Tennessee Blue Angel Crash Blamed On Pilot ErrorUS_Navy_040815-N-7559C-001_Blue_Angels_perform_the_opposing_Knife-Edge_Pass
Marine Capt. Jeff Kuss was killed in a Blue Angel crash on June 2, 2016 in Smyrna, Tennessee. A new report reveals that Kuss was flying too fast and flying too low when he attempted to pull off a “Split S” maneuver. Kuss was piloting Blue Angel Number 6 at the time of the incident. A
We previously reported that Kuss, despite having time to eject from the plane, did not so he could steer it away from an apartment complex nearby. Capt. Kuss is a hero no matter what way you slice it.
Navy report states:
“He transitioned from the high performance climb to the Split S too low and too fast, and by not deselecting his afterburners during the maneuver, he continued to accelerate. The net effect of these deviations was that the aircraft was simply too low and too fast to avoid impacting the ground.”
The report goes on to state that Kuss was not able to take any actions to prevent the crash. He died after waiting too long to eject from the aircraft.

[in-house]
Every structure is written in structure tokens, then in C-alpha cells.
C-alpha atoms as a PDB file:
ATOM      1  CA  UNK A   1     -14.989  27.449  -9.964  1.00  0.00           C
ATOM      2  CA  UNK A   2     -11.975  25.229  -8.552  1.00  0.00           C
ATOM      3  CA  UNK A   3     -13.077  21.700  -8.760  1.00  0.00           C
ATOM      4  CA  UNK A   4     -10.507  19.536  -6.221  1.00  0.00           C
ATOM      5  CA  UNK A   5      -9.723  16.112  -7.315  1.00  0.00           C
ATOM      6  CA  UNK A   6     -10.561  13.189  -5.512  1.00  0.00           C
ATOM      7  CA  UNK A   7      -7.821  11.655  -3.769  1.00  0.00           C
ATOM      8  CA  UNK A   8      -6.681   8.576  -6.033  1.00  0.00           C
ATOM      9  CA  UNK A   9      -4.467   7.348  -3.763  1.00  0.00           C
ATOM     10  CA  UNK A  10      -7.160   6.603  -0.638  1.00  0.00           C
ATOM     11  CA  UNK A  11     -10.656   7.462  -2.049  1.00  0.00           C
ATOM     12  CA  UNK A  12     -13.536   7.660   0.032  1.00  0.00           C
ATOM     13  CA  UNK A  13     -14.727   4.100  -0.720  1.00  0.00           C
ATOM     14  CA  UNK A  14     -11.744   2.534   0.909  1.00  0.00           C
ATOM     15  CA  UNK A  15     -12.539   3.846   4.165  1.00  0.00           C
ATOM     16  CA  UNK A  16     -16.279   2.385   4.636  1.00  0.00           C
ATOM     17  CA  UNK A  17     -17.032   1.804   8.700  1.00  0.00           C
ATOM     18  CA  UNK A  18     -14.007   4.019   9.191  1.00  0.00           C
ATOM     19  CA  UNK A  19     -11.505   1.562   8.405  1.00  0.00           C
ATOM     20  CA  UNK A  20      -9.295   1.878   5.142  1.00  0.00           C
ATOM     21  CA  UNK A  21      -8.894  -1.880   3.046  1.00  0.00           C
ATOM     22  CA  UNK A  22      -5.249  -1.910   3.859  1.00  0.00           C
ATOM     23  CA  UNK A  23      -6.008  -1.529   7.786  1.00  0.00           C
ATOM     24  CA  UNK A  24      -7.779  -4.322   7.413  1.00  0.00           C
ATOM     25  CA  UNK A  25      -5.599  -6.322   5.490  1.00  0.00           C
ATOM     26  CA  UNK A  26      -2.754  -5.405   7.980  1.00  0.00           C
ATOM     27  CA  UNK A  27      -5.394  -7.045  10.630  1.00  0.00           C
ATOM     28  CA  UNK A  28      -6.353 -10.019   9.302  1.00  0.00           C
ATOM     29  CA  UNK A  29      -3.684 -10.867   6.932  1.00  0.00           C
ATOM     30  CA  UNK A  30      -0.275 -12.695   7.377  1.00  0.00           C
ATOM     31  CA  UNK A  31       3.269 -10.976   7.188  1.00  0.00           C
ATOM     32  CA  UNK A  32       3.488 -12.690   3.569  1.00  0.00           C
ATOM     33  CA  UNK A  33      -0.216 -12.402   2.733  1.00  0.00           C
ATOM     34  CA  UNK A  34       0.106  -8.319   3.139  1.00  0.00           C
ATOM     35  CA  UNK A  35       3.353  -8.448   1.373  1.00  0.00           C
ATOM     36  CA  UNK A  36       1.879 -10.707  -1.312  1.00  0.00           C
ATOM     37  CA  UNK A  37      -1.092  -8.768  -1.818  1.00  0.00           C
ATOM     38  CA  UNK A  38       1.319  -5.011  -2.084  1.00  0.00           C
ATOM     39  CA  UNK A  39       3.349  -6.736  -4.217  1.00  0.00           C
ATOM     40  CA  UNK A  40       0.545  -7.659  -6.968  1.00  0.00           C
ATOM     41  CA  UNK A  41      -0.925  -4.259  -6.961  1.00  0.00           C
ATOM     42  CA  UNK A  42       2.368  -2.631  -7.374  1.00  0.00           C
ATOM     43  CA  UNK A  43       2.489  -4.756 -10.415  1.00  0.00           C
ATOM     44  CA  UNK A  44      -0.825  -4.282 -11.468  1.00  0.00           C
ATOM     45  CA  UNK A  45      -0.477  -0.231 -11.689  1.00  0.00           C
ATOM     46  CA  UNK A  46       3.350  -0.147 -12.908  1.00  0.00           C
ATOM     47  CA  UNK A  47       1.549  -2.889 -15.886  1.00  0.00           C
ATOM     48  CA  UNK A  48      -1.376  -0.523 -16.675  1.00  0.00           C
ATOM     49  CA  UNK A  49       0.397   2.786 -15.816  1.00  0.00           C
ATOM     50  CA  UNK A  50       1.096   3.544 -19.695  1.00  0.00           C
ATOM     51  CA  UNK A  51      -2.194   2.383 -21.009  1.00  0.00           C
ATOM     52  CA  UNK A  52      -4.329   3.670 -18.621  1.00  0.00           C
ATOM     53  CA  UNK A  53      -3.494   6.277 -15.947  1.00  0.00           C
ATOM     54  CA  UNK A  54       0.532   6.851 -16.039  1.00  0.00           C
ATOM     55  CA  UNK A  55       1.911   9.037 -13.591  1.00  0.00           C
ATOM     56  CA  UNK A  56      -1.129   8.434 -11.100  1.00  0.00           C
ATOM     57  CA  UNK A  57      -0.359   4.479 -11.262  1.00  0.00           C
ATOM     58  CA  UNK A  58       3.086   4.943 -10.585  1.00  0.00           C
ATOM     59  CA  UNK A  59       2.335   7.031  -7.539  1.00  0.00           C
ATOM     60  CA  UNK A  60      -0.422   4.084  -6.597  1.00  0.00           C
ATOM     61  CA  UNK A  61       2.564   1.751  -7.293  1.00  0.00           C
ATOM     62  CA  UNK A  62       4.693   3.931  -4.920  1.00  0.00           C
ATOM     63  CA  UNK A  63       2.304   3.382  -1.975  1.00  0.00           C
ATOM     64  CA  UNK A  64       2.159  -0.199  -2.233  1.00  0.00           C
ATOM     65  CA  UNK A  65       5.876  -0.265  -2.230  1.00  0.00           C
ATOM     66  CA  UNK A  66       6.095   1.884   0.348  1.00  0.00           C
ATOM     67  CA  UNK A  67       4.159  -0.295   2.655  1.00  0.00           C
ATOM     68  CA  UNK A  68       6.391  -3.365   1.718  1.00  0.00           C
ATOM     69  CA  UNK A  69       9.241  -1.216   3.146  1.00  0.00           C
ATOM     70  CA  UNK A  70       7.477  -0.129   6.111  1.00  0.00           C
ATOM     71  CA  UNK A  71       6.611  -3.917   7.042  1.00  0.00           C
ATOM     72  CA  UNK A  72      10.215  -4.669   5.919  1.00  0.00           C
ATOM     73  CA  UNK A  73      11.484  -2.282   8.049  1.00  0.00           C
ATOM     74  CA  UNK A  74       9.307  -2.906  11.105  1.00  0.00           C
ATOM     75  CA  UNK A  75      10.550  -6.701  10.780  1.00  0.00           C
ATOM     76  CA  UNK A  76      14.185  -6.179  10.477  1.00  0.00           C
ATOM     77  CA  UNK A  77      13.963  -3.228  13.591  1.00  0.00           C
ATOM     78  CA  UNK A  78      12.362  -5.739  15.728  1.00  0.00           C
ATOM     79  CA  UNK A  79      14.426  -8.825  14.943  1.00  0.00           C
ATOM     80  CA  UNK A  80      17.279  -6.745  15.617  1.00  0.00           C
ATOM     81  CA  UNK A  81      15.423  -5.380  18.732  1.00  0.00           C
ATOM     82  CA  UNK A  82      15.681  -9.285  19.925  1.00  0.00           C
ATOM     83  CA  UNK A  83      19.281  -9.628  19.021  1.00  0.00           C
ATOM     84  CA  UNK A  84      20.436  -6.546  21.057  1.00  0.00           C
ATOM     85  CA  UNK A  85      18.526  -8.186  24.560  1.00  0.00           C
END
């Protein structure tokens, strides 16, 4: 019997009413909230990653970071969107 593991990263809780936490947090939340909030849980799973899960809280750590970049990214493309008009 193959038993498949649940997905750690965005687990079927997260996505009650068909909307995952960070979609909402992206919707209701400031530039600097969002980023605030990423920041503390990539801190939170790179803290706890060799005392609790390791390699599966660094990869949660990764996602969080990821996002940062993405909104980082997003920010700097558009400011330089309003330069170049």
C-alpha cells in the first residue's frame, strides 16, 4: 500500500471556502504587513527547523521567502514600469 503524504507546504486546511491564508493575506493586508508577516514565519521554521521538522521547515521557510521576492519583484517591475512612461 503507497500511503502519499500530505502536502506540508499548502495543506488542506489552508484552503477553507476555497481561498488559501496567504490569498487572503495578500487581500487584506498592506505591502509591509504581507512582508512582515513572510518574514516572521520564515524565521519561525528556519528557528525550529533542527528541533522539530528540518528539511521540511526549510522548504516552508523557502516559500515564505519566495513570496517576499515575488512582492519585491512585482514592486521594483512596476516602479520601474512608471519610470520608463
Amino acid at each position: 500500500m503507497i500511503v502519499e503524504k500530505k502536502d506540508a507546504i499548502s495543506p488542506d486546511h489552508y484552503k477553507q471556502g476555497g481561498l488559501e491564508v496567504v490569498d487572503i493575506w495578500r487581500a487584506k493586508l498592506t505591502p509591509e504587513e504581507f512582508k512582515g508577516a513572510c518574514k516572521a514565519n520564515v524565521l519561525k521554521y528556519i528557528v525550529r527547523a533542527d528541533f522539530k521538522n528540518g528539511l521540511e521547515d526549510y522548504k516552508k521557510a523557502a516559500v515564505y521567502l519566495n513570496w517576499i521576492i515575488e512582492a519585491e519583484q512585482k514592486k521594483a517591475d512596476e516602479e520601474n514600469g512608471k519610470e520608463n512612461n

See footage of the crash below:
The Blue Angels will not perform the “Split S” at any other their shows for at least one year. At this time it is unclear as to exactly why Kuss attempted such a dangerous move. He was a highly respected and experienced pilot. He joined the Blue Angels in September 2014 and had spent more than 1,400 flight hours honing his skills.
With this new evidence Blue Angels’ flight leader and commanding officer, Cmdr. Ryan Bernacchi says that Kuss was one of the finest service members ever to join the Blue Angels. He told reporters:
“[Kuss was] truly one of the absolute finest Americans this country can produce… We lost an aviator that believed so deeply in the Blue Angels’ mission of inspiring others and representing the Navy and Marine Corps, our citizens and our great country,”